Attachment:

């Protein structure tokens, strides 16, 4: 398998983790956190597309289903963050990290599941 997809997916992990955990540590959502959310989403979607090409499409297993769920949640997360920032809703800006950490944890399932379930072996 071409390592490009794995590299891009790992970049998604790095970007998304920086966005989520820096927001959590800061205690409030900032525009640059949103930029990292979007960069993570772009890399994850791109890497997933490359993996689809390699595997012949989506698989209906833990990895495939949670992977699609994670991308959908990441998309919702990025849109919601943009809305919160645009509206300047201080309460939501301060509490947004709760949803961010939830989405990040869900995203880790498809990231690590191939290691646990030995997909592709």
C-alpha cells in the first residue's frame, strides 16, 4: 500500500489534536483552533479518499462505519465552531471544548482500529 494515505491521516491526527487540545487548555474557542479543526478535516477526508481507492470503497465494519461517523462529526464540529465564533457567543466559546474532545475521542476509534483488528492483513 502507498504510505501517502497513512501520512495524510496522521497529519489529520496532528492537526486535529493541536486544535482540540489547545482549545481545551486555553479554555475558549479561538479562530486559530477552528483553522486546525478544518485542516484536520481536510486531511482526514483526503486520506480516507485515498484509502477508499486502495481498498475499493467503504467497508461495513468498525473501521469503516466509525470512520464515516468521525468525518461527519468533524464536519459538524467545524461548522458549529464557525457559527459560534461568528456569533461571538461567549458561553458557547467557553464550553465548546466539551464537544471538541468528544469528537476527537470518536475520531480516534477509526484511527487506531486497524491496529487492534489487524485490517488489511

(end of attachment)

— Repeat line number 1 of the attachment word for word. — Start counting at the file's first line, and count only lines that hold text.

């Protein structure tokens, strides 16, 4: 398998983790956190597309289903963050990290599941 997809997916992990955990540590959502959310989403979607090409499409297993769920949640997360920032809703800006950490944890399932379930072996 071409390592490009794995590299891009790992970049998604790095970007998304920086966005989520820096927001959590800061205690409030900032525009640059949103930029990292979007960069993570772009890399994850791109890497997933490359993996689809390699595997012949989506698989209906833990990895495939949670992977699609994670991308959908990441998309919702990025849109919601943009809305919160645009509206300047201080309460939501301060509490947004709760949803961010939830989405990040869900995203880790498809990231690590191939290691646990030995997909592709």